Oh, and three fat pheasants were roosting in a tree outside the house for the night. And there is a ski hill just down the road. And they have X country skiing and snowshoeing trails on their property.

The workshop was held in a decomissioned elementary school classroom that has been given over to the Dawson art group. Sandy showed us how to complete the trees we had begun last time.

I am sort of happy with mine – at a certain point in the process I just did my own thing instead of what I was supposed to do so I did not get the results that I anticipated. Below you can see it just after I added snow to the branches.

And here it is so far (slightly out of focus …):

However, I can continue to add layers if I want to, to achieve something more like what I was supposed to get. Or not – I haven’t decided yet. Part of the problem is that I did not put enough texture on my piece and I did not do some of the glazing layers correctly. My tree ended up being sort of a cartoon tree. But it is fun to be learning some new painting techniques after all these years.

And here it is more in focus:

Please take note of the weather forecast – going down to -32 but sunny for Ty’s week off …

See more photos here.

Winter in November

Already halfway through November and the time seems to have gotten away on me – I had hoped to do an update before this! Well, we both took at least a week to recover from the Buddy Holly play – so much fun but needed to rest and relax after that. Everyone I spoke to said the play was fantastic, the most successful production that Stage North has ever done, and the best thing in Fort St John ever, and that was nice to hear. Since then, I have gotten a part-time job working 2 mornings a week at a local social service agency a three minute drive from our place, as their social media and training assistant. I update their various web pages and keep track of training modules and other duties as assigned.

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One of those other duties was to help prepare the building for their annual Haunted House, in which the whole place is decorated to be scary and spooky. Along with a few others, I taped black garbage bags to the walls to create dark tunnels along the hallways. Various local companies sponsor some of the rooms and this year about 950 brave souls made their way through the display. Ty & I thought that we’d probably have quite a few kids come through our complex for Halloween so we stocked up on quite a few boxes of tiny chocolate bars. It was snowing that night and we did not get a single kid … so, of course we had to consume those little goodies ourselves!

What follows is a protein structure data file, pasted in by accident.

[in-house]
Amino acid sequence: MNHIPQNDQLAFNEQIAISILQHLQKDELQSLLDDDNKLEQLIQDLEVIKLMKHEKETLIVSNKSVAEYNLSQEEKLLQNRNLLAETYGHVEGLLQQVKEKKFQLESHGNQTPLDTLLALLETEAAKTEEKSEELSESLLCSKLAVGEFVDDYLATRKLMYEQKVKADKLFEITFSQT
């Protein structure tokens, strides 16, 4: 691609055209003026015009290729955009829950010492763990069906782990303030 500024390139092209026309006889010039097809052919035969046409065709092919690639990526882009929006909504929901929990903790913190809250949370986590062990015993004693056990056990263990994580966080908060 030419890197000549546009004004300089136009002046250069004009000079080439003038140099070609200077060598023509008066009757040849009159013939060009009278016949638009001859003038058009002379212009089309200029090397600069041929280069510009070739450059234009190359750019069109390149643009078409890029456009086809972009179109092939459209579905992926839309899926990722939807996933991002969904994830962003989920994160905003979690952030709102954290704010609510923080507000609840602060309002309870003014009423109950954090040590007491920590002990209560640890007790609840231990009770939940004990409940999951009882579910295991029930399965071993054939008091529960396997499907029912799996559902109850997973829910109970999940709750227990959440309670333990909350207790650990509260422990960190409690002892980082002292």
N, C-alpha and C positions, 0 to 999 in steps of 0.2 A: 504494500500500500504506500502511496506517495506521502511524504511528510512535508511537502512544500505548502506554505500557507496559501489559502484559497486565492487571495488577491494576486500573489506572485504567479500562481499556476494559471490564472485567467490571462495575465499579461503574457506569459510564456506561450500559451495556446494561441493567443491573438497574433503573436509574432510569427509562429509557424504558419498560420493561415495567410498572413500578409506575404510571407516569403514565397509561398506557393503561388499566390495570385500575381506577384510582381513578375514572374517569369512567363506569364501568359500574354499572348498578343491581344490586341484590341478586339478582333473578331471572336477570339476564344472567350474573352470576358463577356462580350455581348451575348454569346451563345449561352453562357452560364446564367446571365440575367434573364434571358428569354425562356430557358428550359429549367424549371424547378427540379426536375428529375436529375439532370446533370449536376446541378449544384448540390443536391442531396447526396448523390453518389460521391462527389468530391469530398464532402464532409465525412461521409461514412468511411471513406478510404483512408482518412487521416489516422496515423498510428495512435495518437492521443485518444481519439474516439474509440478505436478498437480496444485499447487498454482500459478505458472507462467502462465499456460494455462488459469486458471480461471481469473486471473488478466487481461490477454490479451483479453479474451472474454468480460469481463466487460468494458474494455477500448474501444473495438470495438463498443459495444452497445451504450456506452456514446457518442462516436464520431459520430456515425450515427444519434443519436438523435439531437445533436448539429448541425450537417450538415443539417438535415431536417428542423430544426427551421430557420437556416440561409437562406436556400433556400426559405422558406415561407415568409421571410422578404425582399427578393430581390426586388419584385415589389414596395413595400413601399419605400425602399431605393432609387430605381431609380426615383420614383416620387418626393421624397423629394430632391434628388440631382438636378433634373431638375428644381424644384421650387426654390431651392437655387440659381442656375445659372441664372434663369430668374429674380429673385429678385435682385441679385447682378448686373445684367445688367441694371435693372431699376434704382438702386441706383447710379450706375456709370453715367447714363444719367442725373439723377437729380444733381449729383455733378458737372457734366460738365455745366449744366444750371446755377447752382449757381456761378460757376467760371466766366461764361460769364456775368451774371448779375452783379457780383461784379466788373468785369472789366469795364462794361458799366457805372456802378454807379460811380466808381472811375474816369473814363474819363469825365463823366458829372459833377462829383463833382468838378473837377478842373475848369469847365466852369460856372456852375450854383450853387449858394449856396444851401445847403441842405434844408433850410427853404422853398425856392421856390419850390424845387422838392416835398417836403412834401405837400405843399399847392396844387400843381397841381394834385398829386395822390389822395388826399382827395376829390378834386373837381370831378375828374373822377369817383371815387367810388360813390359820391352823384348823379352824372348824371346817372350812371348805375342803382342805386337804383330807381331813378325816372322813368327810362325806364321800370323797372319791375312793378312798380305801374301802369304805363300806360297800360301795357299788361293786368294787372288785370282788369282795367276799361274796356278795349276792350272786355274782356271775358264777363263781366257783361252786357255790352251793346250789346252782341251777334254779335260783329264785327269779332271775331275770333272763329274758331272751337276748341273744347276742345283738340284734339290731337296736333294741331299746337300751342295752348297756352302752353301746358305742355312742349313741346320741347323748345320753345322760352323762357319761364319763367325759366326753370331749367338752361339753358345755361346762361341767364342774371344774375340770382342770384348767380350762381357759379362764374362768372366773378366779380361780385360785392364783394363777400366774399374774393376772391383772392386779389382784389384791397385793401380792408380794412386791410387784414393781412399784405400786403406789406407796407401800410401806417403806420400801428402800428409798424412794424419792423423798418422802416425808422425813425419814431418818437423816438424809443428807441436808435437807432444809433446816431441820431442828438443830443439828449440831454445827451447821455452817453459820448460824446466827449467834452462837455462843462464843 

The artist group that I’ve joined spends a few days a month in a studio out at Charlie Lake, about a half hour drive along the Alaska Highway into the country from our place. The last time I was out there, the beginning of November, quite a few folks were there painting and making prints.

Mary, from Dawson Creek, was introducing a couple of people into the joys of linocut, very successfully.

Others were working on their tree portraits, the results of a painting workshop on the use of veils and glazes and other “old master” painting techniques by Sandy.

Since the results of this way of working are very cool, another group in Dawson Creek decided to have Sandy repeat the workshop there and I was lucky enough to be able to take it, too. We have completed the first day of the two day workshop and will finish it in December. I am pretty excited about the possibilities! Although I was trained as a painter many moons ago, painting has always been a bit problematic for me. The most difficult thing about it is deciding when a painting is finished – I don’t have that problem with printmaking, photography, or film, for some reason.

Here’s what I’ve done so far – it is ready for the next layers of colour.

I’ve had some success with my short films lately: The Fire Ceremony is an official selection for the Leicester City Film Festival this November and a Semi-Finalist for the Los Angeles Cine Fest, while Requiem for the Birds is an Official Selection for the 14th International Short & Independent Film Festival in Dhaka, Bangladesh from Dec 3 – Dec 10, 2016. I’ve also been selected for a photography show at the Grant Berg Gallery in Grande Prairie in January so I am working on stuff for that.

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Eliza and I had a great snowy walk a week or so ago with her old lab Tensing in Beatton Park, also at Charlie Lake, where a group of local people have made 15 kilometers of biking, cross-country skiing, and snowshoe trails through the forest. Eliza knows these trails like the back of her hand but I got completely turned around and lost; I haven’t figured out the lay of the land here yet. In between the trees, in the shade, there was still quite a bit of snow and ice.

Ty has begun shift work and has completed his first 14 days of night shift pretty successfully – we set up one of the bedrooms as a “dark room” with blackout curtains so that he’d be able to sleep during the day and that seems to be working pretty well. The transition to days off was a bit rough but he seems to be figuring it out. Below is a picture of the “super moon” rising out beyond our complex.